Some investors have deliberately used distressed-debt as an alternative investment, where they buy the debt at a deep discount and aim to realize a high return if the company or country does not go bankrupt or experience defaults. The major buyers of distressed securities are typically large institutional investors, who have access to sophisticated risk management resources such as hedge funds, private equity firms and units of investment banks. Firms that specialize in investing in distressed debt are often referred to as vulture funds.
Investors in distressed securities often try to influence the process by which the issuer restructures its debt, narrows its focus, or implements a plan to turn around its operations. Investors may also invest new capital into a distressed company in the form of debt or equity. According to a 2006 report by Edward Altman, a professor of finance at the Leonard N. Stern School of Business, distressed debt investments earned well above average returns in 2006 and there were more than 170 institutional distressed debt investors. These institutions used "very strong and varied strategies including the traditional passive buy-and-hold and arbitrage plays, direct lending to distressed companies, active-control elements, foreign investing, emerging equity purchases and equity plays during the reorganization of a firm in bankruptcy." The most common distressed securities are bonds and bank debt.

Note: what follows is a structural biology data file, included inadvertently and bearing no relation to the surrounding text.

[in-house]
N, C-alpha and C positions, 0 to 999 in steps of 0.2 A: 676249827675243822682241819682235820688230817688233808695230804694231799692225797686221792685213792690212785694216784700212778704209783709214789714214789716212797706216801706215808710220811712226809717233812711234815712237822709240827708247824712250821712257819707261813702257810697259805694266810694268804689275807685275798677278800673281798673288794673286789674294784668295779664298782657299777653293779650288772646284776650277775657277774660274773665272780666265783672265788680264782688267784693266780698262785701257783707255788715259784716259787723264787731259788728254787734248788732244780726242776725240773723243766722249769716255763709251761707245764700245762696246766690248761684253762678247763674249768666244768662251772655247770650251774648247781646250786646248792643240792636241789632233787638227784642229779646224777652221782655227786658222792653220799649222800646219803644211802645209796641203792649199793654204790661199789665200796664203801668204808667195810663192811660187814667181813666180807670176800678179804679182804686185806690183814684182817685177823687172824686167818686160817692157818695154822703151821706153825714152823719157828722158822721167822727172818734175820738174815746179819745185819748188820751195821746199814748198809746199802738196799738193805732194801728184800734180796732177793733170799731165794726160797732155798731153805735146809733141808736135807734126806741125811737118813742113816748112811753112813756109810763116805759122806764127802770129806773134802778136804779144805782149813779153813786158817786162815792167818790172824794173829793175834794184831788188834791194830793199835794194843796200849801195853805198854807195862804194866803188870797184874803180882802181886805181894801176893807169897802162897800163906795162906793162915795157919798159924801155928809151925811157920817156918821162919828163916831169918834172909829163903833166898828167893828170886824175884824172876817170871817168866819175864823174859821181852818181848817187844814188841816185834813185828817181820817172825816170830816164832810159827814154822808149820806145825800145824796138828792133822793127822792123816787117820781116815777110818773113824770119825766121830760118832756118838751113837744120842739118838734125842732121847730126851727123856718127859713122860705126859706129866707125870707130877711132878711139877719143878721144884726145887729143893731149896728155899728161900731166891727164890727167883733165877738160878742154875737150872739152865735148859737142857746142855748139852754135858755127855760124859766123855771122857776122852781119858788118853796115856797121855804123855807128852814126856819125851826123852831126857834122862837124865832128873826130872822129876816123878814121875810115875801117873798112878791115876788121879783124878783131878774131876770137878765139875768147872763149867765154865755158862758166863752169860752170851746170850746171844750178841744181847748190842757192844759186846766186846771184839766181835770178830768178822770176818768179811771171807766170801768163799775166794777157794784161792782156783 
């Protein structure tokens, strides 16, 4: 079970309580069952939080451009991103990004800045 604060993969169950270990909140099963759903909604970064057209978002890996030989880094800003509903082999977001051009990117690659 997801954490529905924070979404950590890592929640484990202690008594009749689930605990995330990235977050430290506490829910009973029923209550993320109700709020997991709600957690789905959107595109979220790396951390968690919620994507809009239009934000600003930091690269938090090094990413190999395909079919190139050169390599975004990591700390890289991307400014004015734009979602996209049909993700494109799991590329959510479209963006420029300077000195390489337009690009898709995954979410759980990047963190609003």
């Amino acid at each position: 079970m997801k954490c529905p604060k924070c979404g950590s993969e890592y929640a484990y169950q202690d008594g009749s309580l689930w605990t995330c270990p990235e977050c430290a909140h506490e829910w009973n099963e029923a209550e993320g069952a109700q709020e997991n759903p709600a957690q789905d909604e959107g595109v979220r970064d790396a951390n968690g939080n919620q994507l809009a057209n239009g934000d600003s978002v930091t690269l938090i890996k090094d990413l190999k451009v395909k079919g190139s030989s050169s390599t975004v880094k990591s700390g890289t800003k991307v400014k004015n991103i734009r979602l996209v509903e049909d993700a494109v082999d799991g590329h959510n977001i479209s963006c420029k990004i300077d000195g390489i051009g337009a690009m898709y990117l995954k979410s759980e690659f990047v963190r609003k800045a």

While there is no precise definition, fixed income instruments with a yield to maturity in excess of 1000 basis points over the risk-free rate of return (e.g. Treasuries) are commonly thought of as being distressed. Distressed securities often carry ratings of CCC or below from agencies such as Standard & Poor's, Moody's and Fitch.
By 2006, the increased popularity in distressed debt hedge funds led to an increase in the number of benchmark performance indexes. Highly specialized risk analysts and experts in credit are key to the success of alternative investments such as distressed debt investment. They depend on accurate market data from institutions such as CDX High Yield Index and India-based Gravitas. Gravitas for example, combines risk management software with sophisticated risk analysis using advanced analytics and modeling. They produce customized scenarios that assess the risk impact of market events. Gravitas uses IBM Risk Analytics technology (formerly Algorithmics), which is also used by major banks, to help hedge funds meet regulatory requirements and optimize investment decisions.